Rant Or Be Damned!
Third Poetry Olympics
Young Vic London
NME, 11th December, 1982
‘Poetry’ as a social force is no nearer the mainstream of rock, TV, football and politics than it ever was before.
The immortal bard C S Murray after the first Poetry Olympics NME Oct 4th, 1980
And so another year, another Poetry Olympics. The Michael Horovitz circus has come to town, or to be precise, the Young Vic – a precious outpost of alien, middlebrow culture landed somewhere behind Waterloo station.
The Horowitz groupies are here once more and so too Horovitz, “a man whose name is often mentioned,” (as CSM noted two years back) “when the question ‘Who is the worst poet in Britain?’ is asked.”
It is schlock-Horovitz – resplendent in cream waistcoat, green shirt and matching voice – who directs the proceedings, interrupting the flow to announce each poet with rambling excess.
Michael Smith lopes on oblivious, tam askew, to recite some cool verse. Skinny in casual trousers, stooped and stepping lightly to gentle rhythms, he has a slight humour and a narrow outlook.
Lacking the anger and snap-rhythm of LKJ, Smith spends too much time muttering about “the oppressed and the dispossessed” (Bah! A muttering black nationalist is a poet without rhyme or reason) But, at his best, he strews pert one-liners and clever declamations and, anyway, ‘Mi Cyaan Believe It’ has a truly great chorus.
Kevin Coyne came on twice, warbling warmly and ending his final reprise with a quote from Frank Randle, that hardest of comics. Others, like Elizabeth Shepherd, whine more miserably and quote the wrong people.
It takes Benjamin Zephaniah to shake up the flaccid banality of it all, the only poet to use words (to brutal effect) – the only poet who wasn’t a poet at all but a ranter.
The Olympics’ first PERFORMER., Zephaniah was magnificent. He flails his hands and heavy locks and shakes in a fit. Crashing thru’ lively monologues and linking sweetly, he talks to his audience, pulls them in and cracks them up.
A rare force, a class-conscious internationalist black writer, Zephaniah combines a taut, percussive vocal rhythm with a wicked political intelligence. If rant always meant rock, TV, football and politics, then now it means dreadlocks as well . . .
Roger McGough, lapsed king of beat alliteration, came back in a grey Mao suit to finish off the event.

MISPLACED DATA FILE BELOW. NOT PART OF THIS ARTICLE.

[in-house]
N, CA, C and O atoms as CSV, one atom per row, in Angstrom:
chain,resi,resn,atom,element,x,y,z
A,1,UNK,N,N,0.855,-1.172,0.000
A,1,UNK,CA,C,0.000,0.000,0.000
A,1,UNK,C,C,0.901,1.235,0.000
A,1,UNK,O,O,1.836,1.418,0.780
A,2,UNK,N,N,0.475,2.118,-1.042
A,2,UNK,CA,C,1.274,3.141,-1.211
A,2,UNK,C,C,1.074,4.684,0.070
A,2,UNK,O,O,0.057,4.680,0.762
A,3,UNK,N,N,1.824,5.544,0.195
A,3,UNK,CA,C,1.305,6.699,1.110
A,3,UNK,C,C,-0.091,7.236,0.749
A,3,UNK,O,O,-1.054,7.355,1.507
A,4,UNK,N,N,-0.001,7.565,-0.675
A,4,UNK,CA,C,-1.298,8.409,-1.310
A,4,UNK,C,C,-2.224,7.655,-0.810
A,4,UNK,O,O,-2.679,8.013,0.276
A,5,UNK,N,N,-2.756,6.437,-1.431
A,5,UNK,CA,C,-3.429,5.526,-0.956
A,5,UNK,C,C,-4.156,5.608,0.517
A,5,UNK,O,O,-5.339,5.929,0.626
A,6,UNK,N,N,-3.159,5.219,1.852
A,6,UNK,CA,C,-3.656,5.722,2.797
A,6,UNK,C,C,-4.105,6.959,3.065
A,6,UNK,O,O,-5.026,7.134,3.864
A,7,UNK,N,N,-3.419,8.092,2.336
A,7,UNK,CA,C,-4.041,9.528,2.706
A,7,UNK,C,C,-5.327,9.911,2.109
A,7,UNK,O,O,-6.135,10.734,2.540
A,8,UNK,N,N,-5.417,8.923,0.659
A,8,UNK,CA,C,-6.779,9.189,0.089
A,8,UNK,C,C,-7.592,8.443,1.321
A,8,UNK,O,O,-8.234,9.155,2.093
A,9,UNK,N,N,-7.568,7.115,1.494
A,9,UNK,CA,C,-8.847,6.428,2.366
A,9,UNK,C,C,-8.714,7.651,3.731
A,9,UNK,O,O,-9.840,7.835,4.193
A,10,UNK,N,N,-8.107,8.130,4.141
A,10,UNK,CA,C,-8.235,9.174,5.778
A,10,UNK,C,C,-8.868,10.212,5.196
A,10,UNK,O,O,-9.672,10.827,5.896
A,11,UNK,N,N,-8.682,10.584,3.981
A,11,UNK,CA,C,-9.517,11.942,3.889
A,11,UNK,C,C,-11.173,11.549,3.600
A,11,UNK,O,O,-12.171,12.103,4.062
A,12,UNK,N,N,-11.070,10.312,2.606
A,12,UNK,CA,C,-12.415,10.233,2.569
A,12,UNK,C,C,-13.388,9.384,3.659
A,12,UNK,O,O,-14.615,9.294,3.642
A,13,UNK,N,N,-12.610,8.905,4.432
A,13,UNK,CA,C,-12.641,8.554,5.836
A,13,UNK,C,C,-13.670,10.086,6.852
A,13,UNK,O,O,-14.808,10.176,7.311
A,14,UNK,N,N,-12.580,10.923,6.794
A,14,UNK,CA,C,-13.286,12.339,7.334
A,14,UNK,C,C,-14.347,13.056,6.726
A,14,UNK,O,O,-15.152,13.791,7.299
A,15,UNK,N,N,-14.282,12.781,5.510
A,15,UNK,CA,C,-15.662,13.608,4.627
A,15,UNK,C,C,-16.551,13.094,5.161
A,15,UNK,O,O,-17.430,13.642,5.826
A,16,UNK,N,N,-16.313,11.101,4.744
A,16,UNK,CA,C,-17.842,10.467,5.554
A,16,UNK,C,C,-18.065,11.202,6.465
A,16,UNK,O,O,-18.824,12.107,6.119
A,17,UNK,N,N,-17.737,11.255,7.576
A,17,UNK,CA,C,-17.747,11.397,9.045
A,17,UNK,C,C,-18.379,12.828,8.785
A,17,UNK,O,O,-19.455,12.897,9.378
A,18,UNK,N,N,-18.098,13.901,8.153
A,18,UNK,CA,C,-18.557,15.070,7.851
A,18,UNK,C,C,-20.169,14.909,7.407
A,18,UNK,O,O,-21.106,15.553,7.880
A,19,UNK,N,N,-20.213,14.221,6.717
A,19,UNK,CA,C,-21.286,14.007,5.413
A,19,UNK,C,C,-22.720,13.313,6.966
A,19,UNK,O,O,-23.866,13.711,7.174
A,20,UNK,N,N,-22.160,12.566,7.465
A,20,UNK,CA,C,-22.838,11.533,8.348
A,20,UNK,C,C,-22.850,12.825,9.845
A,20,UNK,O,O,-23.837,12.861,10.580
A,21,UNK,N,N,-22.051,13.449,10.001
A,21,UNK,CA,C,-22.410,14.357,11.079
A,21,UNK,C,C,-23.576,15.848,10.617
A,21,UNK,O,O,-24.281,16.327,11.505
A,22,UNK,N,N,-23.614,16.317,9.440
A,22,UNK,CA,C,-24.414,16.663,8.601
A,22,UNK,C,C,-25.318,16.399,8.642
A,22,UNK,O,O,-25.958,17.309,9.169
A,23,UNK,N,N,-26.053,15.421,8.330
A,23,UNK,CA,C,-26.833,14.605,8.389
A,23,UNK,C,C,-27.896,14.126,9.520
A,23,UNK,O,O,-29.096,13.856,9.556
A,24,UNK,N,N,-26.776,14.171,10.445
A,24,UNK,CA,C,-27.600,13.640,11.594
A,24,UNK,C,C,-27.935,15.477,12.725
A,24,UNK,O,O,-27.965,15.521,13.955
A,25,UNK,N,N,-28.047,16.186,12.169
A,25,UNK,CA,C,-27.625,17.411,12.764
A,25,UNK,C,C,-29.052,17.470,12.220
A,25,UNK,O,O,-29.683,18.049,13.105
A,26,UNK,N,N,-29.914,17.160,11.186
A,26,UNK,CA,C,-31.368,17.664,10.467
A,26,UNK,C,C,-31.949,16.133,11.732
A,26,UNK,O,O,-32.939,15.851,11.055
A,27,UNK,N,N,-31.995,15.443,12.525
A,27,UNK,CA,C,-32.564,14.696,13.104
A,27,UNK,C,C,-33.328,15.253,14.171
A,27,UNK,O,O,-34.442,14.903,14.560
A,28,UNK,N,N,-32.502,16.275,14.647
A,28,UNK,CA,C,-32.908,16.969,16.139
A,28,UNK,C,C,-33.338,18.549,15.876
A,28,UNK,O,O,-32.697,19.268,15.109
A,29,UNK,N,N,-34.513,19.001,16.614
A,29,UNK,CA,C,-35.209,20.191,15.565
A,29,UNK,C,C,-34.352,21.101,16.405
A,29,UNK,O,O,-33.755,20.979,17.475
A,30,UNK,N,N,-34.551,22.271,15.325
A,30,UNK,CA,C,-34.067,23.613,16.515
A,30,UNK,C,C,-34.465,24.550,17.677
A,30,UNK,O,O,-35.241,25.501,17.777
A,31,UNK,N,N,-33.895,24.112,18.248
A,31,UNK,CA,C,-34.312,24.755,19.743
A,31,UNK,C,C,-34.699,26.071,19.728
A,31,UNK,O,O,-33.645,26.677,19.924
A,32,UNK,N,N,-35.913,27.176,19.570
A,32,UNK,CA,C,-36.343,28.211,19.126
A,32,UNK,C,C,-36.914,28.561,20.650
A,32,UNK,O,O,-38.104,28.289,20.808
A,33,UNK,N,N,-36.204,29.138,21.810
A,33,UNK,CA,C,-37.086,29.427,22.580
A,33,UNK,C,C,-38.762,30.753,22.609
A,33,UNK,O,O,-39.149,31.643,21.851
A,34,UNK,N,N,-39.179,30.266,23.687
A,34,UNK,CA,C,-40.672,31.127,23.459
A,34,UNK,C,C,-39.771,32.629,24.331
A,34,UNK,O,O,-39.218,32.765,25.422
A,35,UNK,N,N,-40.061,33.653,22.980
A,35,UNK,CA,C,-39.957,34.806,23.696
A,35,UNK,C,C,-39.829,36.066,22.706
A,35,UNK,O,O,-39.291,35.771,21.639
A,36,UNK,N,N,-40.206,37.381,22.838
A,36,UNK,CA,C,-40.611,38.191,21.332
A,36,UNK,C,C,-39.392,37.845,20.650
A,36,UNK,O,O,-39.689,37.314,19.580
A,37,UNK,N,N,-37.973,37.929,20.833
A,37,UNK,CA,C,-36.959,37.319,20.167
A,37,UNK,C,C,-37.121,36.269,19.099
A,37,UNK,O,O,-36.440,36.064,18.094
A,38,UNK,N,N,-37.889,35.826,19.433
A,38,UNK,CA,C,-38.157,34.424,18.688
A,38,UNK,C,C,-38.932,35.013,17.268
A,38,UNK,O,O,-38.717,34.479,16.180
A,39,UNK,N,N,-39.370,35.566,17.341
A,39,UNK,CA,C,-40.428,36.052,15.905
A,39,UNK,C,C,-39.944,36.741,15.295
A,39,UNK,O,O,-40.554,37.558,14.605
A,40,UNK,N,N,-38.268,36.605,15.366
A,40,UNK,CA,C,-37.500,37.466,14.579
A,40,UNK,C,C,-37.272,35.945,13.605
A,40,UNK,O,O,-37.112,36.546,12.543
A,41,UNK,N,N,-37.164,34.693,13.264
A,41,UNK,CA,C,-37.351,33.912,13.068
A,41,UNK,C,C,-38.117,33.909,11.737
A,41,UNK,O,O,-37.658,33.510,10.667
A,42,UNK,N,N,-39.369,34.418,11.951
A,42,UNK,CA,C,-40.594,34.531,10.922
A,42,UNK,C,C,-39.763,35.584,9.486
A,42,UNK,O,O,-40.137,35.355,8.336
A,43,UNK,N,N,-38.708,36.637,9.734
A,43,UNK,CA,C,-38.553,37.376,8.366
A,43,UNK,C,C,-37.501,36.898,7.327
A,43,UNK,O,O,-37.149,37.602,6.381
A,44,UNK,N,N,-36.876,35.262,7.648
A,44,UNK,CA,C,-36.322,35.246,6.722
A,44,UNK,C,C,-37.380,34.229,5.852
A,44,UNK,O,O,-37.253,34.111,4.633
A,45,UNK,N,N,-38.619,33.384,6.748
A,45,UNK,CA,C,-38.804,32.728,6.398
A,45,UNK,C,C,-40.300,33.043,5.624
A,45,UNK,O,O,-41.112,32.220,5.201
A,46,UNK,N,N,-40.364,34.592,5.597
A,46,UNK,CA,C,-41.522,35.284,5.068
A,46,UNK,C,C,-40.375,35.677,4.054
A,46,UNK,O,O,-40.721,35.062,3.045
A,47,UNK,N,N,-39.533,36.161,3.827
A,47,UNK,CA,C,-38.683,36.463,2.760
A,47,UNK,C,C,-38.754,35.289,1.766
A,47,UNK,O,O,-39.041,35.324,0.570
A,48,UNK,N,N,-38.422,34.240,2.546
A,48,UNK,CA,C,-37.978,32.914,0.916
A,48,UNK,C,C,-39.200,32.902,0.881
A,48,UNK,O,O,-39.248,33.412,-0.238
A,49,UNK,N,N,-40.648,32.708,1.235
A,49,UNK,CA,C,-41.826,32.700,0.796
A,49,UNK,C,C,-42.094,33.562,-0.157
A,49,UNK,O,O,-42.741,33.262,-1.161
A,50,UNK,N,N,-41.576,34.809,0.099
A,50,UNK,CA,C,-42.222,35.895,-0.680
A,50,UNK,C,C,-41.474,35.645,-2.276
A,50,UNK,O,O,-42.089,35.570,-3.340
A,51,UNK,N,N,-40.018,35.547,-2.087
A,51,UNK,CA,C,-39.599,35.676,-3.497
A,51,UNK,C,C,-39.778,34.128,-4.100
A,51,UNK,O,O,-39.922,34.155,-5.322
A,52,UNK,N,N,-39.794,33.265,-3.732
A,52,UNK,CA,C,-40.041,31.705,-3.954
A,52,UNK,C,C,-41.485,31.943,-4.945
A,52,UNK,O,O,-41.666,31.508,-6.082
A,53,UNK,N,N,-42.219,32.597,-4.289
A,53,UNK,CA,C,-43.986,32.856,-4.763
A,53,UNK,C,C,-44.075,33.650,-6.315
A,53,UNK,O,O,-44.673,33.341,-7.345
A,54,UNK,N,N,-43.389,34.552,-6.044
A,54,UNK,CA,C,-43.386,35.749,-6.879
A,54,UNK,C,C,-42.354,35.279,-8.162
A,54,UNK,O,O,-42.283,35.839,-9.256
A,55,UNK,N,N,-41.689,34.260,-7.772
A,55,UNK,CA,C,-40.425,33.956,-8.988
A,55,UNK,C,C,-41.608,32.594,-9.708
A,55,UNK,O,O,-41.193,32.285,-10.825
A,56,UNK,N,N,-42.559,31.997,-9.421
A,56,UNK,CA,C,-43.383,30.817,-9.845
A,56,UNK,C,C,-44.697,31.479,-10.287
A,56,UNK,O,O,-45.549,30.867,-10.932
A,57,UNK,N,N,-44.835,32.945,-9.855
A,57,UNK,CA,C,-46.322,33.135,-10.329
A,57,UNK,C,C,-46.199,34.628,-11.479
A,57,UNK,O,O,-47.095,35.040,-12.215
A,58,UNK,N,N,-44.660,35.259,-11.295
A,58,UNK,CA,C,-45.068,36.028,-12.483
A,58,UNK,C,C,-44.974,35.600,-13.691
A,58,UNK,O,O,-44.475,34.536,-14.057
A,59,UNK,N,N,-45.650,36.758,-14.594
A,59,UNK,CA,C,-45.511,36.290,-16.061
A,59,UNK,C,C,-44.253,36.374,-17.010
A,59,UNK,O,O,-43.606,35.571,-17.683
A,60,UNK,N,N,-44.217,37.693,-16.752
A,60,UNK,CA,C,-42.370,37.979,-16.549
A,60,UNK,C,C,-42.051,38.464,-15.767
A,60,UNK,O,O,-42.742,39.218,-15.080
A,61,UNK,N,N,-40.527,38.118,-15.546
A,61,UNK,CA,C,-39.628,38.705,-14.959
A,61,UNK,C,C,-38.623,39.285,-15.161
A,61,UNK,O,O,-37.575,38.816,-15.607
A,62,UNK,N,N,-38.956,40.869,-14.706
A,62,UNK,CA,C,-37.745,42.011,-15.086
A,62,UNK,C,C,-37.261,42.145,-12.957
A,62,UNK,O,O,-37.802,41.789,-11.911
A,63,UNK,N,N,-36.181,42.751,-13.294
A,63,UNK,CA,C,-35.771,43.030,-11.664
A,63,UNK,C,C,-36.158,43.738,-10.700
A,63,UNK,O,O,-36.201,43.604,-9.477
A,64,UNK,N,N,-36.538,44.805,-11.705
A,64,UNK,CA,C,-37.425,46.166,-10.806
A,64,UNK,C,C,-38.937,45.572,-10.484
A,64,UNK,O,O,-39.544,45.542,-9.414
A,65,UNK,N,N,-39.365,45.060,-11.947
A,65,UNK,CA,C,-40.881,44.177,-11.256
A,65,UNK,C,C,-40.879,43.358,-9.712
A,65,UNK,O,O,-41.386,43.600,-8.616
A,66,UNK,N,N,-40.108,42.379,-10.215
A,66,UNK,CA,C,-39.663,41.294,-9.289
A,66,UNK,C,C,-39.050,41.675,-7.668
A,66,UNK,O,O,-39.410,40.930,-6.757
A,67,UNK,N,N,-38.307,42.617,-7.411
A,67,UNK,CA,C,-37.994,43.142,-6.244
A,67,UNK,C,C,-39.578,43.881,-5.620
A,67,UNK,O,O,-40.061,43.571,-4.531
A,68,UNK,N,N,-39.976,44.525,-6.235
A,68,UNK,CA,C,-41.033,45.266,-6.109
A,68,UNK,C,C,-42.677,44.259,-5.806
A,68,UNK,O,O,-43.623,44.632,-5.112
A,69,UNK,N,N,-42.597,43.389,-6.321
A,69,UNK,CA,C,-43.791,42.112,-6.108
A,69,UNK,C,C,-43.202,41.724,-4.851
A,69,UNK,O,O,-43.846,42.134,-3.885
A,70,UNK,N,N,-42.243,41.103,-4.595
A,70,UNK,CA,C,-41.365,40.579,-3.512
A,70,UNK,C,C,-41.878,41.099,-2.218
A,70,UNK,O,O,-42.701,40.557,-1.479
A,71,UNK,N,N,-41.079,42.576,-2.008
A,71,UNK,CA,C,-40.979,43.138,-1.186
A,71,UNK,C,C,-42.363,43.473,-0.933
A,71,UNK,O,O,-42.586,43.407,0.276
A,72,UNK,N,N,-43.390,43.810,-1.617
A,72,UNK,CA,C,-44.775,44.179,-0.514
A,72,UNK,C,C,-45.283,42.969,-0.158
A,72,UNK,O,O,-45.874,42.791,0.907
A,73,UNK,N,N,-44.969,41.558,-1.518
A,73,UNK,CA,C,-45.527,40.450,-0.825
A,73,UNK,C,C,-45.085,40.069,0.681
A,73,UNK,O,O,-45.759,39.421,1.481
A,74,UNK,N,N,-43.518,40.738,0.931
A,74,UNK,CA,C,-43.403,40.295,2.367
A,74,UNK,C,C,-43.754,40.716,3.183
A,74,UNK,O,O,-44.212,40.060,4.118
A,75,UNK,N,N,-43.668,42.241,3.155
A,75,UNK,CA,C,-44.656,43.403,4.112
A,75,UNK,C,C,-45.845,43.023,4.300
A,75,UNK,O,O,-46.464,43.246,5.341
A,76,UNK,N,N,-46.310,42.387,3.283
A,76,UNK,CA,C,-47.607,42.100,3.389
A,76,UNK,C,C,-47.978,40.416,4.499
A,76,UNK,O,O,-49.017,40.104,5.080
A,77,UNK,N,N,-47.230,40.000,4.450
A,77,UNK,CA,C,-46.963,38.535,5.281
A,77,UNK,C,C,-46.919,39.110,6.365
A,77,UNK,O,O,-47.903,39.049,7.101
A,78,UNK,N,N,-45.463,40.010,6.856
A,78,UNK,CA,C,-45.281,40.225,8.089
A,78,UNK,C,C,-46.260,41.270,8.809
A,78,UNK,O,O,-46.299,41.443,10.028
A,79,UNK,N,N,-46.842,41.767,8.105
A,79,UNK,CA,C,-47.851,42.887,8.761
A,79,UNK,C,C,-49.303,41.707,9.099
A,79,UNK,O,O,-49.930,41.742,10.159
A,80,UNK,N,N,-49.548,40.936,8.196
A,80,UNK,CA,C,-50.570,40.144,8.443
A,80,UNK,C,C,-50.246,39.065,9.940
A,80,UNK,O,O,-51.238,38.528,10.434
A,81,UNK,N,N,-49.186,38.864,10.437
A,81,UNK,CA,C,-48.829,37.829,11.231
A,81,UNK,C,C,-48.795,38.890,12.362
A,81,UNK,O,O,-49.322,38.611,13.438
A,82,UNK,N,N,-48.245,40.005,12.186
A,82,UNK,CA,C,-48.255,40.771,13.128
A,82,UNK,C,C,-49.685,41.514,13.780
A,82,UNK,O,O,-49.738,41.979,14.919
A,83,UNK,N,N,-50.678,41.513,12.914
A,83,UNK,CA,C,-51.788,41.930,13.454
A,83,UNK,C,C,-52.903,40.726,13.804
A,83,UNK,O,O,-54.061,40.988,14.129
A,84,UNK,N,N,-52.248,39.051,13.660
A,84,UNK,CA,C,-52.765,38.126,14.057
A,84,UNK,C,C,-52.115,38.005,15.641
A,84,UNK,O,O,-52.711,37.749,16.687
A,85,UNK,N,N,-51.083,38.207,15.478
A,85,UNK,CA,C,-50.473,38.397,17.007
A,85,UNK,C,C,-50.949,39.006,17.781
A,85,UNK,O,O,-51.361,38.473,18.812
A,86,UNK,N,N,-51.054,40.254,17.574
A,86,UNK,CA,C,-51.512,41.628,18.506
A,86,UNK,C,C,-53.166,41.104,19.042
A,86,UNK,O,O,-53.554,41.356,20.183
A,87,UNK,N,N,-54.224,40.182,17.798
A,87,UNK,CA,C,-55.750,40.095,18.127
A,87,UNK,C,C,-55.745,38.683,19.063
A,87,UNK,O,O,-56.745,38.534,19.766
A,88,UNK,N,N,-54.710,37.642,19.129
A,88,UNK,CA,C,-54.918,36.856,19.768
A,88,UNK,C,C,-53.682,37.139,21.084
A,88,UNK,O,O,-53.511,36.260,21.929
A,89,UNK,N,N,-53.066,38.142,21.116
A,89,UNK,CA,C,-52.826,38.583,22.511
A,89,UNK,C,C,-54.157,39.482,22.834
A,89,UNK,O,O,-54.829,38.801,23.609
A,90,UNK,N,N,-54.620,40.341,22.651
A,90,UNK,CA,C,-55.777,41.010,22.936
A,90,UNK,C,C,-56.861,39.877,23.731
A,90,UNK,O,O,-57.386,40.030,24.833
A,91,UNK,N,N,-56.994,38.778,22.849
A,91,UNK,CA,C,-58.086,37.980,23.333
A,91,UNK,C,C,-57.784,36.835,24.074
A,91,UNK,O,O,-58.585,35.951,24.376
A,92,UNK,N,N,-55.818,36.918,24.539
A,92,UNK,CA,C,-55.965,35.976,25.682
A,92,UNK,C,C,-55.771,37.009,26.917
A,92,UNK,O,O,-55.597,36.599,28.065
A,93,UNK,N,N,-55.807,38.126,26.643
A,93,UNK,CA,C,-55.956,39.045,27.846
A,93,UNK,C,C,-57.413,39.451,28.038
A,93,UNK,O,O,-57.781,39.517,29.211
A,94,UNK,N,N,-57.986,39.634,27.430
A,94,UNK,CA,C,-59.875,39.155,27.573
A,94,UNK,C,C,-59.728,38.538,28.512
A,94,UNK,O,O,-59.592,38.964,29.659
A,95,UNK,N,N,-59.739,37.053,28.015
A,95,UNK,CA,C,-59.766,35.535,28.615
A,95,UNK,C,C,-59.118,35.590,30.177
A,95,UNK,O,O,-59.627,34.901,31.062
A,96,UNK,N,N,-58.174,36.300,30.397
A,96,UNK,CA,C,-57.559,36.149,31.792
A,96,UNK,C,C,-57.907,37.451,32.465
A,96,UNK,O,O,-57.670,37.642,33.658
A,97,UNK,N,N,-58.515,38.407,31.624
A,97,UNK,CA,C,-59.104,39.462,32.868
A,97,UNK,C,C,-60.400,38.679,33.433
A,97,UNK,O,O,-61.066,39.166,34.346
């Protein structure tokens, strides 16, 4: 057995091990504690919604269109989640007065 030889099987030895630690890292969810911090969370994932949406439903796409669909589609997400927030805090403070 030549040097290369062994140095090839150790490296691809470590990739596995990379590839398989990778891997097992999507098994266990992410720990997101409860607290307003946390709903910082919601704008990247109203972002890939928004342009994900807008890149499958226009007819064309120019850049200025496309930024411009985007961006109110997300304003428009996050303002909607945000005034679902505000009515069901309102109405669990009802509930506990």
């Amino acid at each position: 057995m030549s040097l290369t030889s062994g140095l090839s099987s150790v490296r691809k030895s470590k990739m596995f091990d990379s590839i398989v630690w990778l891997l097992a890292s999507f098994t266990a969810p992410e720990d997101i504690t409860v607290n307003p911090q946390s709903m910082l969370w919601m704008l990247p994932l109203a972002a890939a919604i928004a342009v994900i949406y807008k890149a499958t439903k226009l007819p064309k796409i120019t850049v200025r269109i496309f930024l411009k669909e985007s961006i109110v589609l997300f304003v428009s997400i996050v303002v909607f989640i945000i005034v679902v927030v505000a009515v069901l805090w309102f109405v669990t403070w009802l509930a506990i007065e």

He’s some fine moments as a writer, ‘struth, but though he pulled some laughs and laughed himself he sounds too tired, too best-years-gone.
Rant took the day and ‘poetry’ is still deluding itself. When the metre runs out, it’s time to go . . .
Second half of the Poetry Olympics saw organiser Michael ‘Thatcher is a fascist dictator’ Horowitz introduce an assorted bunch.
Before the evening started I thought poetry was compositions in verse. Something I found impossible to squeeze from my school pen. Alvaro Pena Rojas (the Chilean with the singing nose) was the first of many to prove me wrong. He frantically chanted mainly incomprehensible lines – with the occasional four-letter word giving the impression of an asthmatic pervert.
Adrian Mitchell, a camp, beat poet was very funny – reliving schoolday bullying in ‘Playground Blues’ and advising us not to bind down our limbs with mortgages – maybe poets can never afford houses.
Heathcote Williams could be the epitomy of modern middle-class poets. A jumble clad pseudo tramp, with carefully placed holes in his jeans, who likes to shock his audience with swearing and references to Jesus’ sex life. The girls at the back tittered and blushed. Give me Benny Hill or Frankie Howard anyday.
The token black for the evening was Michael Archangel. A Lenny Henry dread who was serious and the all-white audience loved him. Preaching to the converted will not help.
Richard Jobson spat out his words with passion and fire. Acting out an account of growing up in Scotland, he convincingly played the various roles of priest, father and son. Like a radio play concerning hard drinking and religion, a Jobson ‘poem’ illustrates his intention of trying to establish himself as a serious actor. Maybe he should leave the 1930’s and join us in the 1980’s. That’s definitely where Attila The Stockbroker is.
Attila is relevant and understandable, not introspective and self-indulgent. Music is introduced, as Red Ruth (flute) and Lynn (squeezebox) helped Attila with his punk/folk/reggae/rap ‘Punky Civil War’. Highlight of the event was the Pythonesque monologue ‘Albanian Football’.
A breath of fresh air to finish off a very ‘alternative’ evening . . .